In 2011 Matthew Vaughan kicked off the revival of the younger X-Men with First Class and set things up, then along came the return of Bryan Singer with Days of Future Past and seriously kicked things up a notch with quite possibly the best X-Men film to date, but how do you follow that? Well the strategy appeared to be to bring in the most dangerous and powerful mutant that the X-Men universe has ever seen, Apocalypse (Oscar Isaac) and giving us even more younger versions of loved characters to geek out over, Jean Grey (Sophie Turner), Scott Summers (Tye Sheridan), Ororo Munroe (Alexandra Shipp) and Kurt Wagner (Kodi Smit-McPhee). The team must unite to fight Apocalypse and his four horsemen, Magneto (Michael Fassbender), Angel (Ben Hardy), Storm (Shipp) and Psylocke (Olivia Munn), before they can destroy the entire world. The casting choices from the get go of First Class have been effectively dead on from Michael Fassbender to Jennifer Lawrence to James McAvoy (who was willing to shave his head for us to see the first appearance of younger bald Charles Xavier) and the additions of people like Evan Peters as Quicksilver in Days of Future Past and the even newer members in this film have only improved the franchise. Turner and Sheridan introduced themselves with fine form as Jean and Scott, they took centre stage and got right into the mess of things, the same goes for Smit-McPhee as Nightcrawler, they all took the roles and made them their own, out of the shadow of their predecessors. The other end of that however is characters like Storm (Shipp) and Psylocke (Munn), who though had terrific potential with this film, were given very limited involvement or dialogue and disappointingly not given chance to reach that potential, particularly Munn whose usual charm and slick wit was not even touched and given only a few memorable frames, which were actually included in the trailers. The second disappointment is the complete misuse and confusing story arch of Wolverine, though Hugh Jackman has appeared in every X-Men film and for good reason, this strange iteration of him felt wholly out of place and unnecessary, if not slightly uncomfortable, which is a bad set up for the next and final Wolverine solo instalment.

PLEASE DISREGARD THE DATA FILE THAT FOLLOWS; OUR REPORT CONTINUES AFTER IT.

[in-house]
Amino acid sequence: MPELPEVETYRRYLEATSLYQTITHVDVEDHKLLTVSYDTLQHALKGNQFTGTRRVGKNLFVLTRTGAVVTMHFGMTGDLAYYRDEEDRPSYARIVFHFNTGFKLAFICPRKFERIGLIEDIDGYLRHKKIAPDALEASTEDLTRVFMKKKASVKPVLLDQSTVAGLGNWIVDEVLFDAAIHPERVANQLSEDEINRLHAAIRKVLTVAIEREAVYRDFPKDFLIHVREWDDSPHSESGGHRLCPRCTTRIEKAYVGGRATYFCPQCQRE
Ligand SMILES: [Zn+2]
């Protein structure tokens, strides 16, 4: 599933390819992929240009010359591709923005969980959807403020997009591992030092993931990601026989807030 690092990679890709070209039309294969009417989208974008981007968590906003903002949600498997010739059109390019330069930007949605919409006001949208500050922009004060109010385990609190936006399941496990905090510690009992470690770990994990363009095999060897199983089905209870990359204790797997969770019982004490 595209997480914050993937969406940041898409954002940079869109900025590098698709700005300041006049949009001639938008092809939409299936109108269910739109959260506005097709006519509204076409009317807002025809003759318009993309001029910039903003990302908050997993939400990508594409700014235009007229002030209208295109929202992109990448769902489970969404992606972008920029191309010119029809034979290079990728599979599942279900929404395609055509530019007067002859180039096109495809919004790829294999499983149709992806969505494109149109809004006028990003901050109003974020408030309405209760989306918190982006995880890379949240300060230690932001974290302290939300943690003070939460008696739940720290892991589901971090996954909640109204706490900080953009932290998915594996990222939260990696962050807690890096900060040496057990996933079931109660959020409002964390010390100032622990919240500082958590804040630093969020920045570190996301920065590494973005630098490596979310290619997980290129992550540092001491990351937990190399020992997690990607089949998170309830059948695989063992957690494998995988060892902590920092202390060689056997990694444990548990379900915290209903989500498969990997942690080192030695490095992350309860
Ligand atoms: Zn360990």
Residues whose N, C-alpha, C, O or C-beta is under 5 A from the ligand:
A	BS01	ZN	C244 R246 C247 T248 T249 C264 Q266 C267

The undeniable highlight is Quicksilver (Peters), his quick and funny dialogue, as well as his scenes of super speed are fantastic to watch, without which the film would have taken a much darker turn. The charm and loveable quality that we usually get from these films is all resting on Peters shoulders on this one but he does a brilliant job and his entire involvement is the pinnacle of the writing for this film. Isaacs as our villain does a great job, and being covered in that hefty blue costume day after day shows clear commitment which is highly respectable but while the characters powers are extremely impressive, the character as a whole feels like nothing particularly special, once it’s clear that he can pretty much do whatever he likes, the rest of his performance just feels inevitable and unsurprising.
That follows on nicely to the films main problem, there are no real surprises or unexpected events, Apocalypse is an all-mighty villain but these films always end the same way so the journey to get there becomes less exciting and fairly typical. The result of that is a huge shame because what is physically going on through that time, visually and in regards of special effects is something really quite good but it’s not being backed by a strong and engaging story which affectively dulls those factors. The other difficulty the film has is spreading the focus much too thin between the characters, which doesn’t give some moments the due care and attention that they deserve and having to quickly move on because there is so much stuffed into one film, when a large chunk of that could easily be replaced with a more in depth and thoughtful scene.
As a whole the film is entertaining to watch, there’s plenty of the elements that were enjoyed from the previous two, but it’s lacking much of a kick. The excitement is somewhat missing and at the end of it, the overriding emotion is mostly one of being underwhelmed, despite some great introduction of characters and great scenes.